Above all we must start thinking of churches as embassies: if we do this, we’ll understand why you get people seeking sanctuary in them.  They do it, instinctively, as one would seek asylum in the American embassy in Budapest or somewhere, during the Cold War.

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10 responses to “The Language of Exile: Excerpt from WIP, Part 2

  1. It’s called the Catholic Church. Certainly it falls short of what one might hope for in its idealized form because of the human element. It is that quest for what you are looking for in the article in some pure, unsullied, state, not profaned by human hands, that has led to the countless Protestant denominations.

  2. First off, you say “Assimilationist Judaism is the equivalent of some kinds of post-Enlightenment Protestantism” In the words of Captain America “Speak english!” I have two post graduate degrees, I am eligible for Mensa and I am interested in theology. I barely know what that sentence says. I think you may be onto something here, but I’d be more impressed if it could be said without the philsophy speak. Try to envision explaining this idea to a bunch of shepards. If it would help I can get you a stuffed sheep.

  3. But to actually address your point, I’m not really sure that our choices are so extreem as you’re indicating. True we shouldn’t expect to be able to create the New Jeruslem here on earth by human hands, but I don’t think our only other options are assimilate to the local culture or just wait till God actually establishes the new Kingdom. I think we build the best country we can while we wait for the New Kingdom. Sure we’re not going to be perfect, but I think it’s beneficial to us to try to improve ourselves. Think of it as model building. You learn things building models, but you shouldn’t confuse the model with the real thing.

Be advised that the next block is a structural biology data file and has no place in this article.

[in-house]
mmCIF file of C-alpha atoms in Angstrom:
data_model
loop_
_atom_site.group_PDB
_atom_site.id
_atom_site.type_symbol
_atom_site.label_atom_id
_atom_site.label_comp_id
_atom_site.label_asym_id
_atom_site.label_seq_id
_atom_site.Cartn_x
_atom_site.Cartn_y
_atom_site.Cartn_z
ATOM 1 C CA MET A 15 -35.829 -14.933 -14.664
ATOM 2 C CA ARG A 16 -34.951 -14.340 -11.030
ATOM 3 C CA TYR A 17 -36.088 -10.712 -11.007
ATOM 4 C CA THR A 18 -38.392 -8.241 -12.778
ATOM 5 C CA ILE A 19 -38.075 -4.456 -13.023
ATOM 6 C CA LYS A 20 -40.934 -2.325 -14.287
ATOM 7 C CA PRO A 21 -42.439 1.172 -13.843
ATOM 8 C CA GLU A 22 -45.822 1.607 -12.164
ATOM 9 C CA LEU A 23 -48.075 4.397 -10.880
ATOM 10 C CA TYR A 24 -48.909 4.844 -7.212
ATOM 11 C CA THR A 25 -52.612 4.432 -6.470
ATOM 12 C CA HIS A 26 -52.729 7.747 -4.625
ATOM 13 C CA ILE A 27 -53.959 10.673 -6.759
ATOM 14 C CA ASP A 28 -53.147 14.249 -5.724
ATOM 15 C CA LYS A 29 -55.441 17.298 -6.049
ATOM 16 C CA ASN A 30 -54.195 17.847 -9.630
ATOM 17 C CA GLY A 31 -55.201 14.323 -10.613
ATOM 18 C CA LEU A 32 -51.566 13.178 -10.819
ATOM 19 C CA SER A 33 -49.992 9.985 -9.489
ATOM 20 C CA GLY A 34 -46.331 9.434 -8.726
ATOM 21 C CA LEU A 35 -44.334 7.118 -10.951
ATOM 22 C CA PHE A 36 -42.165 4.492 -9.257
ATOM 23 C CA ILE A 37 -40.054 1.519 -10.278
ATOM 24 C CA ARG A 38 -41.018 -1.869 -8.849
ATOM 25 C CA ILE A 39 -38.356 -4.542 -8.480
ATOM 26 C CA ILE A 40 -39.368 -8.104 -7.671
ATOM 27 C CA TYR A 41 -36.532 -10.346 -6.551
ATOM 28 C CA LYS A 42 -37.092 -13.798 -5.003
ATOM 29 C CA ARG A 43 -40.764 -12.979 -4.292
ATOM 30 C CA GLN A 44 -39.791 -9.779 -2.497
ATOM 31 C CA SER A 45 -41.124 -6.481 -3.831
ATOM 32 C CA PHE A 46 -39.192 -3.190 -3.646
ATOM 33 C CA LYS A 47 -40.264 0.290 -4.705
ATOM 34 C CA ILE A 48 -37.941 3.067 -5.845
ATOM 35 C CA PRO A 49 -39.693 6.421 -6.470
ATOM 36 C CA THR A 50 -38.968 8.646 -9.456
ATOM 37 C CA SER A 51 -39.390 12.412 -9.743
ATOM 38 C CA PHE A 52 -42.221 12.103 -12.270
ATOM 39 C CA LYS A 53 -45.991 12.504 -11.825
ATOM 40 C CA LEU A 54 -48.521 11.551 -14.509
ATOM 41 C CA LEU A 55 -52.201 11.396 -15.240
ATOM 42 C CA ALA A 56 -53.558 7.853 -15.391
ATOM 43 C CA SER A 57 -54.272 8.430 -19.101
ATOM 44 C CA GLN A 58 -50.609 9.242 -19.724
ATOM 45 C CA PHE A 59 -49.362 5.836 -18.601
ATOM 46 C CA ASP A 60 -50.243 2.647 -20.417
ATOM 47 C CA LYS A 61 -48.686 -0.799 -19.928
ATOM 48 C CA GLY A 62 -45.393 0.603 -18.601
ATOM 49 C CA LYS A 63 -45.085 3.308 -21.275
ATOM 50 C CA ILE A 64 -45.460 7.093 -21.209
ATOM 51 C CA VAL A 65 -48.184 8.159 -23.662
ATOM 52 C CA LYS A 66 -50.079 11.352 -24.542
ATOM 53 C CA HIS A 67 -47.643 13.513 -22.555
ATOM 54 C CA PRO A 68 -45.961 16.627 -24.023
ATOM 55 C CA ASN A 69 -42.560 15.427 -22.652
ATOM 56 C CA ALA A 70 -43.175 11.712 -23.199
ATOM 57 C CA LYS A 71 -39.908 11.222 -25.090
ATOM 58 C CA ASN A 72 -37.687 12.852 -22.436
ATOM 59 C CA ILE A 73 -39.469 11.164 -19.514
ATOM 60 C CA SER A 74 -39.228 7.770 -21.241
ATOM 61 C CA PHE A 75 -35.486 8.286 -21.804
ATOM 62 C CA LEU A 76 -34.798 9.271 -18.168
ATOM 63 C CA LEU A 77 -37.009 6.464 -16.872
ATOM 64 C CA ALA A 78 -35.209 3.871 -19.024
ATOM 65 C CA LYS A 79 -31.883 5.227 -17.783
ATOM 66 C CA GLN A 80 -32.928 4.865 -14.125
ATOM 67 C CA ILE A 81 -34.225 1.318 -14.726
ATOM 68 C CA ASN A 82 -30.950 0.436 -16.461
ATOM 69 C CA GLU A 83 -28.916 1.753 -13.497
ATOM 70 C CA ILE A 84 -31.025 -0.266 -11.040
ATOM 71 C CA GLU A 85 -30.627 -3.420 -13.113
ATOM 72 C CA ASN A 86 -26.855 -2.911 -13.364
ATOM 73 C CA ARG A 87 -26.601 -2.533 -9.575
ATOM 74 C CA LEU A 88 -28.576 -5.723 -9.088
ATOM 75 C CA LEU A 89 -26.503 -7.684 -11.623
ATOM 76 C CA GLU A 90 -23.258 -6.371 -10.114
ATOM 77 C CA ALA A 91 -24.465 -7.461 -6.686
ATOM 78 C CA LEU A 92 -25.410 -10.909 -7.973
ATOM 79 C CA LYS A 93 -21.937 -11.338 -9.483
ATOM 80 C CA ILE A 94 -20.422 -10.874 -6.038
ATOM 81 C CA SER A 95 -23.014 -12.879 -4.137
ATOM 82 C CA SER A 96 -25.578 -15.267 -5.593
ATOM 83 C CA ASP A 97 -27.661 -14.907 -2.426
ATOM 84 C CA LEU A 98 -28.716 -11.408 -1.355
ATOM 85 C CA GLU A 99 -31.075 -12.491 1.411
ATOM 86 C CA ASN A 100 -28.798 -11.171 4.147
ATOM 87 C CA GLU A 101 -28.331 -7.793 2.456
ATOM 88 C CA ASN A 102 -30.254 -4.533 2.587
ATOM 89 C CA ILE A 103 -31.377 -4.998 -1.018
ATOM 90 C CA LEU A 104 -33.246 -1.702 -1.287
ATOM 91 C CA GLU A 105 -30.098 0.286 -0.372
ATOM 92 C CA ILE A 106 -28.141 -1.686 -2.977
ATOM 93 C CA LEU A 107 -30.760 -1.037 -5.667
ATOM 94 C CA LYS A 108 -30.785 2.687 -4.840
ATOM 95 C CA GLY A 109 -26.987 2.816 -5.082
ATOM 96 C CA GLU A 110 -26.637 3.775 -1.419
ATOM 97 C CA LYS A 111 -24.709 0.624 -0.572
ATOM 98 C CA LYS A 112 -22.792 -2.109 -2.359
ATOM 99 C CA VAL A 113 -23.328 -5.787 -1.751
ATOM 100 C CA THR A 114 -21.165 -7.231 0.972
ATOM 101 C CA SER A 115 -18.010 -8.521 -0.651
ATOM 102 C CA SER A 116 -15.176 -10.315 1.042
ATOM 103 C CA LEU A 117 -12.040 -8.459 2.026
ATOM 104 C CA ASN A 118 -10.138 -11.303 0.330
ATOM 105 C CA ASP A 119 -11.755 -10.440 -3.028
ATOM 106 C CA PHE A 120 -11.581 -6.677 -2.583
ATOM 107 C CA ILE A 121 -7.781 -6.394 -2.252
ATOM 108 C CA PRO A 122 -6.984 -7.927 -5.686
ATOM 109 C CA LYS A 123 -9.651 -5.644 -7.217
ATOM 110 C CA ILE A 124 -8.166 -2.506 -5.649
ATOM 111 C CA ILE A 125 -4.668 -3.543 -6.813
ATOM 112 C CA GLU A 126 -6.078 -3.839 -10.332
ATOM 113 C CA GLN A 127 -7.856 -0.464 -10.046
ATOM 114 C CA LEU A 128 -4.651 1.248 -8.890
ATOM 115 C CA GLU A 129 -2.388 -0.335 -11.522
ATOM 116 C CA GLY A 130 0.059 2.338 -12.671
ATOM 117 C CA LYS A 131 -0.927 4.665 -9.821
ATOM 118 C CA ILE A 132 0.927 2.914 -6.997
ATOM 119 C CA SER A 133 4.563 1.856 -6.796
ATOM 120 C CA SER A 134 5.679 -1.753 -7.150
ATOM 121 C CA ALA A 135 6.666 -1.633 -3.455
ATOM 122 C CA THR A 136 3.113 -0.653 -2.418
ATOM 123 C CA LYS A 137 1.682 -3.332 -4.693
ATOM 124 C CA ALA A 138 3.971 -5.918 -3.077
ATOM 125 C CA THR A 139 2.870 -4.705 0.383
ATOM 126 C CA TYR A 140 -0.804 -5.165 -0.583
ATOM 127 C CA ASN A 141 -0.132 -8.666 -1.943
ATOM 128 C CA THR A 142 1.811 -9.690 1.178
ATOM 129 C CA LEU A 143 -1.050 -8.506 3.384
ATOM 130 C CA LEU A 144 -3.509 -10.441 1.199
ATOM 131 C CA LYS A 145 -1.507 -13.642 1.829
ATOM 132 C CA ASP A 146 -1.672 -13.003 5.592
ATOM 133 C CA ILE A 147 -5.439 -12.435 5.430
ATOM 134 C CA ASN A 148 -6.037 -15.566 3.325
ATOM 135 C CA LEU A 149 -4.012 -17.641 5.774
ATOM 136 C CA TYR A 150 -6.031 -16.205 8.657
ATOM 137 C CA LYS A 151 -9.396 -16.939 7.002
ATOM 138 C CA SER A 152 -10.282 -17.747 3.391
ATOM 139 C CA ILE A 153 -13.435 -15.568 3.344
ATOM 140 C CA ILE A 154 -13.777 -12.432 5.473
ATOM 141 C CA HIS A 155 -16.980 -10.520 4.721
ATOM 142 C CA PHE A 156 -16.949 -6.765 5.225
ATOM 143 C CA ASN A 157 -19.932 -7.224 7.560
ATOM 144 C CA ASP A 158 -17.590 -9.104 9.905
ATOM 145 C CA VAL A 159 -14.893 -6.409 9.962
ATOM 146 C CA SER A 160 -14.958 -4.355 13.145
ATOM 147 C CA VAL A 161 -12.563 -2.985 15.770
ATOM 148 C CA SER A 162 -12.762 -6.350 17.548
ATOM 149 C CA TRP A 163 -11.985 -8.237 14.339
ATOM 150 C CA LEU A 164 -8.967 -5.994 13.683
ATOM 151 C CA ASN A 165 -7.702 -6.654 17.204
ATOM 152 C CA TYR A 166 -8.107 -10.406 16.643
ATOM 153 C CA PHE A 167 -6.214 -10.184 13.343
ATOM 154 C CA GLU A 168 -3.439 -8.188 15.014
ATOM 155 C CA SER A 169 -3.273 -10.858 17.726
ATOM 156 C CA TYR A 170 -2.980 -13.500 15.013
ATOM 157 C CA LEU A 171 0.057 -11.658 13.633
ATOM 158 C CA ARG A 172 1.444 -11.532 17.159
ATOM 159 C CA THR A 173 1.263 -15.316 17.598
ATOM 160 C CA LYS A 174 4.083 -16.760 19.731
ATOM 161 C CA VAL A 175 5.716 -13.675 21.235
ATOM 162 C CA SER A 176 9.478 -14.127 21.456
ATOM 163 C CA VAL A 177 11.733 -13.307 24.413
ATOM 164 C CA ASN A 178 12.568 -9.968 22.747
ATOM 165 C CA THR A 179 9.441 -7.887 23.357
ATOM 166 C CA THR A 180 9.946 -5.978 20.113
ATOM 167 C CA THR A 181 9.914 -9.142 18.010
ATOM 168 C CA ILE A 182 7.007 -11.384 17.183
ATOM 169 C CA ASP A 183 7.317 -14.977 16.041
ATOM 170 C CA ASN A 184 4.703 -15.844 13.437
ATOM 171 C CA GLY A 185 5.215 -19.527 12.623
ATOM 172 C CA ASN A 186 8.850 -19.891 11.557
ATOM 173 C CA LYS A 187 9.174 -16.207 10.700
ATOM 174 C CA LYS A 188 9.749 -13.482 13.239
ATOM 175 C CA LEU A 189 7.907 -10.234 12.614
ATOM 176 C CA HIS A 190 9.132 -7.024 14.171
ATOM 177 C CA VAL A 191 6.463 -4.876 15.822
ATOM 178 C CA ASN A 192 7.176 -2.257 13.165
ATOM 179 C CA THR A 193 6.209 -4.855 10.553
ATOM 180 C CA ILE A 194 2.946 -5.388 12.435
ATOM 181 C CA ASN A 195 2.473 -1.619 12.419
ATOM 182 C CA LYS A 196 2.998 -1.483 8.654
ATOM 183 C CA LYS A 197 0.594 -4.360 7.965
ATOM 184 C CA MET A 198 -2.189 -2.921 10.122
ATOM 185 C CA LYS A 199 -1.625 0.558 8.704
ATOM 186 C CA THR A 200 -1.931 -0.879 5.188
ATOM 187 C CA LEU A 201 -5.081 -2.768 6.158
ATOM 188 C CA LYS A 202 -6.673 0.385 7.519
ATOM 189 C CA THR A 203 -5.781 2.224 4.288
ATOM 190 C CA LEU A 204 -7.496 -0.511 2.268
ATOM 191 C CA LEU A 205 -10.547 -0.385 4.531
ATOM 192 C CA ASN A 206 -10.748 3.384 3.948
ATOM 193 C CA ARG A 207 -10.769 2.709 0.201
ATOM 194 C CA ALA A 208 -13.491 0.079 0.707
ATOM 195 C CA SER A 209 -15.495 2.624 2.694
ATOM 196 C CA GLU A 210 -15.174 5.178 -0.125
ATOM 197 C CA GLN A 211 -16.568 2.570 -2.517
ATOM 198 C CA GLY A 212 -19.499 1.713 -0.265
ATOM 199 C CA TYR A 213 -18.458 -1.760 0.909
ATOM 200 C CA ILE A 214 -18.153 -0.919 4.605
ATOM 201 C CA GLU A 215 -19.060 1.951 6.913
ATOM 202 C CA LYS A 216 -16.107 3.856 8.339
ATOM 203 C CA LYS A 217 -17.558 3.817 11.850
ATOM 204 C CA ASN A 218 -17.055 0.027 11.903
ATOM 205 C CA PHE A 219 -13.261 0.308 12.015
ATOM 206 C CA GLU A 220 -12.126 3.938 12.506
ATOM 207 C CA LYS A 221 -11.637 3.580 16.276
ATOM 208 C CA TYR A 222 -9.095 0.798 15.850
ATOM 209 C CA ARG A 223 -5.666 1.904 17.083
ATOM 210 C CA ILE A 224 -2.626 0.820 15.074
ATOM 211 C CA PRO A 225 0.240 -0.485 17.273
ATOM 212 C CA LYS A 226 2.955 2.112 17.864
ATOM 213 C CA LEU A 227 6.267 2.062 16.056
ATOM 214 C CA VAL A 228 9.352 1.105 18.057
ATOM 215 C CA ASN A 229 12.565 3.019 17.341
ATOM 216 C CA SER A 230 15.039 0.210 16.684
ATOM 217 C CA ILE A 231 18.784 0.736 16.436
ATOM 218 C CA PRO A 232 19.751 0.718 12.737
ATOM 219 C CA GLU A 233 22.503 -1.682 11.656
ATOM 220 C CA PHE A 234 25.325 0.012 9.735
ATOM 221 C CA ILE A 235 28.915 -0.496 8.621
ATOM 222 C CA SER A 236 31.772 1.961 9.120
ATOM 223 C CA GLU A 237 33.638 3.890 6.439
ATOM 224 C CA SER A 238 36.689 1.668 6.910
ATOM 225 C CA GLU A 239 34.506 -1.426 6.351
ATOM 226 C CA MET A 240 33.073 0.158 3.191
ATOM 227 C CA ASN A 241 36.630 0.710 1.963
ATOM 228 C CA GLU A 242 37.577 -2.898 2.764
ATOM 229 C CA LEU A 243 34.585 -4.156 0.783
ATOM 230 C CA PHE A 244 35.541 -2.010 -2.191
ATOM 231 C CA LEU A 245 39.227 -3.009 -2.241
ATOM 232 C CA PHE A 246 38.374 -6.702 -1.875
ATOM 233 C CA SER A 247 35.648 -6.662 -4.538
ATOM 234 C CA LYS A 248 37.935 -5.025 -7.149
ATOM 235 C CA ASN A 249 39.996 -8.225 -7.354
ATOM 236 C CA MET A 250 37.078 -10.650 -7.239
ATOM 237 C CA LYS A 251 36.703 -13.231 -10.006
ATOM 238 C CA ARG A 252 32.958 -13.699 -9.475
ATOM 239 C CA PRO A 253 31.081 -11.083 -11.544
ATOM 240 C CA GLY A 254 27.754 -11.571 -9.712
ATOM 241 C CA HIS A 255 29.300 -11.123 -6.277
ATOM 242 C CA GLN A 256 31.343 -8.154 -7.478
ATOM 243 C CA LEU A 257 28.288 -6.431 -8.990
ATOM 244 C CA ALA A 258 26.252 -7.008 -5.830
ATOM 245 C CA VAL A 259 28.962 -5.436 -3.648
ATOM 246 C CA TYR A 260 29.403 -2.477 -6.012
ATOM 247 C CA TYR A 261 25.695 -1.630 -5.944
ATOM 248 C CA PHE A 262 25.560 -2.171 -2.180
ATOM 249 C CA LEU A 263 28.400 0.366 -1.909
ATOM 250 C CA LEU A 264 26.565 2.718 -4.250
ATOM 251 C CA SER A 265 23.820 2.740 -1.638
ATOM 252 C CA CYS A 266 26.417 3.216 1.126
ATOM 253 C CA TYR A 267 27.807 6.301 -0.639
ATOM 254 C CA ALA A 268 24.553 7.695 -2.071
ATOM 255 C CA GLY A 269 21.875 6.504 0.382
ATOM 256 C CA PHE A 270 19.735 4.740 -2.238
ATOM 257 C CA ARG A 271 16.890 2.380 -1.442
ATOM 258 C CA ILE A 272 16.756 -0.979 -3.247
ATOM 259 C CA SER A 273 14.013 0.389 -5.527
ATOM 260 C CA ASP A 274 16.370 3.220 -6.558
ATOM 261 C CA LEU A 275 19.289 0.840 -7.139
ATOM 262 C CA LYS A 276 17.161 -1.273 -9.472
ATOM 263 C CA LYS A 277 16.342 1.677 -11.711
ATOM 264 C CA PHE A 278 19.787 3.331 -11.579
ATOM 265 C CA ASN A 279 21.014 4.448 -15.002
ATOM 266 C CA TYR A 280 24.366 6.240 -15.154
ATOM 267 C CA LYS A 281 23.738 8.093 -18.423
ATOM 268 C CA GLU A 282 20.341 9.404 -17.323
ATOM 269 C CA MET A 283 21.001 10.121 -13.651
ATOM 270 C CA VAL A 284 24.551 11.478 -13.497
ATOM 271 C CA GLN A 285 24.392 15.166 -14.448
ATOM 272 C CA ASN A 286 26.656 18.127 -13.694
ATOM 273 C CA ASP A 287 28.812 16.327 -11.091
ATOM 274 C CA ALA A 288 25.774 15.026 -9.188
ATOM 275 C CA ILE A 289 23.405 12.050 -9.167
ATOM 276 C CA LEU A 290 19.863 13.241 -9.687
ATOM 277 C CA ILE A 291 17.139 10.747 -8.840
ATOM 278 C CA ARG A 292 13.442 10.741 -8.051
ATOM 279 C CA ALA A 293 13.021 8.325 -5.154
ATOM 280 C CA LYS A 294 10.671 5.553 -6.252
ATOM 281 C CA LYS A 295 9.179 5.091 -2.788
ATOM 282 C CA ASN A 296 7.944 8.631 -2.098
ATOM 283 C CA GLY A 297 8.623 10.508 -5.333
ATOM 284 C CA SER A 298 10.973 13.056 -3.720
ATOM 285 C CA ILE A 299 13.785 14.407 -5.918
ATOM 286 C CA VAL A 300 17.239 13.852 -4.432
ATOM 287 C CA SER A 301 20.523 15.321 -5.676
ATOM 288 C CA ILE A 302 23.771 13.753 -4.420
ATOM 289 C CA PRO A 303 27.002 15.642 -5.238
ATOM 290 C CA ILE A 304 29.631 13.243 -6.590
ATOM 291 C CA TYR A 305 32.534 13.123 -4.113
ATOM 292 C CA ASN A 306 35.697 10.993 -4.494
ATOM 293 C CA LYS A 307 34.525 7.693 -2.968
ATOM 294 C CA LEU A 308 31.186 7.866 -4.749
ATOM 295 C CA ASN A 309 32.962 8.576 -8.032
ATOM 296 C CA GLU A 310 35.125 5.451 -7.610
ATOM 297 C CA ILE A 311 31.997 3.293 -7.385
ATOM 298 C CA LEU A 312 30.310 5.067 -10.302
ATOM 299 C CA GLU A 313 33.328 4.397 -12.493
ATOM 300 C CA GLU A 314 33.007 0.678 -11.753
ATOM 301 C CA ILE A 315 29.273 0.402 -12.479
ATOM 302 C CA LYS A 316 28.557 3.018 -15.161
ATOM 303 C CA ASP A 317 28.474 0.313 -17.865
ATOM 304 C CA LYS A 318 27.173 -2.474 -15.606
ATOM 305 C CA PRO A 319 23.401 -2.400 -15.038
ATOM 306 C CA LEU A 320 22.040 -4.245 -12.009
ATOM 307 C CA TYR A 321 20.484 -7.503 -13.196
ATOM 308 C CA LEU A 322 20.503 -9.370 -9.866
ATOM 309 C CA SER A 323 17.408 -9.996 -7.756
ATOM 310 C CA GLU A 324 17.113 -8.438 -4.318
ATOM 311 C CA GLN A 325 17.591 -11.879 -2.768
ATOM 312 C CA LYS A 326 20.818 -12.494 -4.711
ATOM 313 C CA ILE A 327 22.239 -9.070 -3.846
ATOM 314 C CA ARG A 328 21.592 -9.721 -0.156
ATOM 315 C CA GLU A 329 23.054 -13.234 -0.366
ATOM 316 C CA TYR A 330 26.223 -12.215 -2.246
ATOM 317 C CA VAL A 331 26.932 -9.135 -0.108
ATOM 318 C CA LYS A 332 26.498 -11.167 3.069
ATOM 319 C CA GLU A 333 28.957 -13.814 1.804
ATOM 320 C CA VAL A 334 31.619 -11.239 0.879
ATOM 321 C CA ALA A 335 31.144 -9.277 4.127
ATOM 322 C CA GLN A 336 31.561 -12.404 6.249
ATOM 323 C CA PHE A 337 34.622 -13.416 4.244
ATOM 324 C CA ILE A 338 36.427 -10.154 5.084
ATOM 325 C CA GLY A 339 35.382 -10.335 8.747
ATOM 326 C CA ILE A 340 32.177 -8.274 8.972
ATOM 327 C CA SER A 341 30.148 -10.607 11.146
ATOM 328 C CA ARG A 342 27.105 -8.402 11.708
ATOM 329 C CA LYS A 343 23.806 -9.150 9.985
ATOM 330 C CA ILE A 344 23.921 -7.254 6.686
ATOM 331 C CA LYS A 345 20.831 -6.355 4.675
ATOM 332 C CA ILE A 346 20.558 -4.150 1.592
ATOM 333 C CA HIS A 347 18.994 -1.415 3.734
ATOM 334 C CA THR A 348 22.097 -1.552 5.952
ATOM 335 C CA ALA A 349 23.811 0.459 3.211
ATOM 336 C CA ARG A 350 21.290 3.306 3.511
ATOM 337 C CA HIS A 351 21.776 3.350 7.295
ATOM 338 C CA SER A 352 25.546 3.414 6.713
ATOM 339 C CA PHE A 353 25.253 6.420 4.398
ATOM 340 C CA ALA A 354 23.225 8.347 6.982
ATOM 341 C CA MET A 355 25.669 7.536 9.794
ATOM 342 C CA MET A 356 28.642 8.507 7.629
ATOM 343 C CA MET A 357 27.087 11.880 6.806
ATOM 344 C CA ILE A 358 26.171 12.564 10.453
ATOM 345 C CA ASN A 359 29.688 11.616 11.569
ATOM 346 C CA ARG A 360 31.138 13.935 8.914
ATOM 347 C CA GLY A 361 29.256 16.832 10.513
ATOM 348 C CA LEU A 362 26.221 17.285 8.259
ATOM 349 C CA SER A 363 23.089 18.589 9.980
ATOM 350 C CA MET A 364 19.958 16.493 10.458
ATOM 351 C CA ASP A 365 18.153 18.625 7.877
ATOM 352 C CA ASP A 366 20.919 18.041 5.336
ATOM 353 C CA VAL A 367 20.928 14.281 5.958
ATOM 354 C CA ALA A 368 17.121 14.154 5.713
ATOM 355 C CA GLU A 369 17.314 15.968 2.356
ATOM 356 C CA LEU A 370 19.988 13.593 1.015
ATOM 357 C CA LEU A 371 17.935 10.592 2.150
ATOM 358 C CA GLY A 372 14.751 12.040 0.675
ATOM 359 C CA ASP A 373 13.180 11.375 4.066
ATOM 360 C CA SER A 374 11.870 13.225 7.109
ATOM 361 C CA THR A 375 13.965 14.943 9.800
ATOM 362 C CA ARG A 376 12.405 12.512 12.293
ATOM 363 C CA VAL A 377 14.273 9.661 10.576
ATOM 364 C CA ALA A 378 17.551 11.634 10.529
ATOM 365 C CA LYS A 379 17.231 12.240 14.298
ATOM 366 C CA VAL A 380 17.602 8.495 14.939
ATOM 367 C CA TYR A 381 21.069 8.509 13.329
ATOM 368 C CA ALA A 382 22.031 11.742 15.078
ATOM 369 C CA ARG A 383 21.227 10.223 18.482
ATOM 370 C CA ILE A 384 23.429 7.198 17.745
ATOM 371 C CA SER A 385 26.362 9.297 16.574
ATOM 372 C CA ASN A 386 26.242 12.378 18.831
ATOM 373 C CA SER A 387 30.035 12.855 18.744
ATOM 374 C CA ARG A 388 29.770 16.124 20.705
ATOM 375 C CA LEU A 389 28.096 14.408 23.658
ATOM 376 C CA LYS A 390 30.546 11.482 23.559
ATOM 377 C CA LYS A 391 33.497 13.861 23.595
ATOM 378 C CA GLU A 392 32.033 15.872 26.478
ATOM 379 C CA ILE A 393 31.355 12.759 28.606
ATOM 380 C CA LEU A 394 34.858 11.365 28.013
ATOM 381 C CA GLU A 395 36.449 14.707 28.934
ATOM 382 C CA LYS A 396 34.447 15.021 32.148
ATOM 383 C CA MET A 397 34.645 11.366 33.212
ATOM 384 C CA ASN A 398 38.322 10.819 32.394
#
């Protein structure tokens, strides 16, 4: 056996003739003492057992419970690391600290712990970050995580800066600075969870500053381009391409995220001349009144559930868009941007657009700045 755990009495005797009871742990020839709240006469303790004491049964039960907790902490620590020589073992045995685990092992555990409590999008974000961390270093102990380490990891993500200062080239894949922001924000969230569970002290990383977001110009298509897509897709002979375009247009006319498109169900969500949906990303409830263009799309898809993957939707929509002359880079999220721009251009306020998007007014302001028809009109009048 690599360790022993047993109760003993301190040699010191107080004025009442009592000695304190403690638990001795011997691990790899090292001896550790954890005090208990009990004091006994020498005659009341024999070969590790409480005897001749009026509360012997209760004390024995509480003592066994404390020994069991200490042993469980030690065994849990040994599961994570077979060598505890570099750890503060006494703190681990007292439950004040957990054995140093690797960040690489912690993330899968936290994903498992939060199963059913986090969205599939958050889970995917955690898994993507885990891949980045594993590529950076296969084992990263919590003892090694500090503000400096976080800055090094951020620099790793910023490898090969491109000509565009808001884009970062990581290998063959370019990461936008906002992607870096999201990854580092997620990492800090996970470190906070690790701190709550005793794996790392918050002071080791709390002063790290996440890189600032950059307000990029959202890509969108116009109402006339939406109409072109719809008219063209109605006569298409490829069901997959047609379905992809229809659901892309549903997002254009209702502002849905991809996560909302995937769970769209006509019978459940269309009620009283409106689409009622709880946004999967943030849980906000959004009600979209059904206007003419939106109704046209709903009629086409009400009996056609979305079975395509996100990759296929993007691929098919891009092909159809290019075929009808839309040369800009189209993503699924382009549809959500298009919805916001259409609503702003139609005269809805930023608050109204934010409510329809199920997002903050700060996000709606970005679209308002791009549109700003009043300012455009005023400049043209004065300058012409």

4. “Think of it as model building. You learn things building models, but you shouldn’t confuse the model with the real thing.” –Rick, that’s fabulous, and very helpful. May I use it if I credit you? But what I said was precisely that we do need a third way, that the choice between those two extremes is a false choice.

  5. Re your accusation of obscurity:

    I don’t know if this will clarify things, but what I meant by that sentence is that the kind of Judaism that wants to assimilate to local Gentile culture is similar to the kind of Christianity that thinks that religion is a “private” and non-political matter. There’s the liberal version of Christianity that doesn’t offend liberal culture because it doesn’t really believe anything other than the UN declaration of human rights. And there’s the Fundamentalist version that Christianity is only about individual salvation.

    Now, the UN declaration of HR may be correct, and it is certainly true that Christianity is about individual salvation. But it is a fact that both of these kinds of Christianity can get along quite well without irritating liberal Gentile culture, although one will be more likely to find itself in the halls of power and the other will be more likely to find itself in a Christian cultural ghetto. But neither actually challenges the Empire on its own ground.

  6. Re: Model building
    Anytime I post something on the internet on someone else’s website I assume I’m throwing it out there for people to use, so by all means quote me if you think it would be helpful Credit is always nice. : ) If I want to say something I don’t want quoted, I’ll send you a personal email

  7. Pingback: Solidarity Hall | Symphoneia or monasticism?